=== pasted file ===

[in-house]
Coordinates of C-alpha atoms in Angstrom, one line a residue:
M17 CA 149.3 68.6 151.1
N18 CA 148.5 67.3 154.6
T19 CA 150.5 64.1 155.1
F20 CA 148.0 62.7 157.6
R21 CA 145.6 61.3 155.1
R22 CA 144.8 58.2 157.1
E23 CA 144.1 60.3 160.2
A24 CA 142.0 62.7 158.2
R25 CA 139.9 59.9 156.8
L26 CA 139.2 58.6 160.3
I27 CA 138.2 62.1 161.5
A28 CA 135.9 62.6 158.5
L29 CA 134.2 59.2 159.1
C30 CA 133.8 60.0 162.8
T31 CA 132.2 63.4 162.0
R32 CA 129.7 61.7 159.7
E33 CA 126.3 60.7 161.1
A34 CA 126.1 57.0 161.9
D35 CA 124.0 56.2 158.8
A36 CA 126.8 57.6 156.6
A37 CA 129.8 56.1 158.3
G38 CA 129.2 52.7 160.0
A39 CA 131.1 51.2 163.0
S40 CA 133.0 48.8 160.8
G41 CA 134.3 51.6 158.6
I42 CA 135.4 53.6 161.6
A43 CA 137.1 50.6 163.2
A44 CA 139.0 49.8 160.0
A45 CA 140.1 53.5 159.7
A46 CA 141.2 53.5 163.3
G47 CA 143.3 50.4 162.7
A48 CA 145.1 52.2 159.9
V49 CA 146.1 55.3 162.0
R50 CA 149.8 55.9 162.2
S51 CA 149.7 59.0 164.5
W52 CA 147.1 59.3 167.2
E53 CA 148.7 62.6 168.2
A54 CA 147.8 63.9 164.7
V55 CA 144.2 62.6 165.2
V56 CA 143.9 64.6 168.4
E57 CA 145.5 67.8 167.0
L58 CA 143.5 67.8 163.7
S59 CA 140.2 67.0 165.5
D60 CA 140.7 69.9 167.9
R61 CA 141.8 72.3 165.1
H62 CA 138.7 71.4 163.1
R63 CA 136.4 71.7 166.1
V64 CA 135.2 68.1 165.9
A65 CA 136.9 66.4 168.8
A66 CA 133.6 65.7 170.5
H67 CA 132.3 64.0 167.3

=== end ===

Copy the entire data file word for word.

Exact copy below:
[in-house]
Coordinates of C-alpha atoms in Angstrom, one line a residue:
M17 CA 149.3 68.6 151.1
N18 CA 148.5 67.3 154.6
T19 CA 150.5 64.1 155.1
F20 CA 148.0 62.7 157.6
R21 CA 145.6 61.3 155.1
R22 CA 144.8 58.2 157.1
E23 CA 144.1 60.3 160.2
A24 CA 142.0 62.7 158.2
R25 CA 139.9 59.9 156.8
L26 CA 139.2 58.6 160.3
I27 CA 138.2 62.1 161.5
A28 CA 135.9 62.6 158.5
L29 CA 134.2 59.2 159.1
C30 CA 133.8 60.0 162.8
T31 CA 132.2 63.4 162.0
R32 CA 129.7 61.7 159.7
E33 CA 126.3 60.7 161.1
A34 CA 126.1 57.0 161.9
D35 CA 124.0 56.2 158.8
A36 CA 126.8 57.6 156.6
A37 CA 129.8 56.1 158.3
G38 CA 129.2 52.7 160.0
A39 CA 131.1 51.2 163.0
S40 CA 133.0 48.8 160.8
G41 CA 134.3 51.6 158.6
I42 CA 135.4 53.6 161.6
A43 CA 137.1 50.6 163.2
A44 CA 139.0 49.8 160.0
A45 CA 140.1 53.5 159.7
A46 CA 141.2 53.5 163.3
G47 CA 143.3 50.4 162.7
A48 CA 145.1 52.2 159.9
V49 CA 146.1 55.3 162.0
R50 CA 149.8 55.9 162.2
S51 CA 149.7 59.0 164.5
W52 CA 147.1 59.3 167.2
E53 CA 148.7 62.6 168.2
A54 CA 147.8 63.9 164.7
V55 CA 144.2 62.6 165.2
V56 CA 143.9 64.6 168.4
E57 CA 145.5 67.8 167.0
L58 CA 143.5 67.8 163.7
S59 CA 140.2 67.0 165.5
D60 CA 140.7 69.9 167.9
R61 CA 141.8 72.3 165.1
H62 CA 138.7 71.4 163.1
R63 CA 136.4 71.7 166.1
V64 CA 135.2 68.1 165.9
A65 CA 136.9 66.4 168.8
A66 CA 133.6 65.7 170.5
H67 CA 132.3 64.0 167.3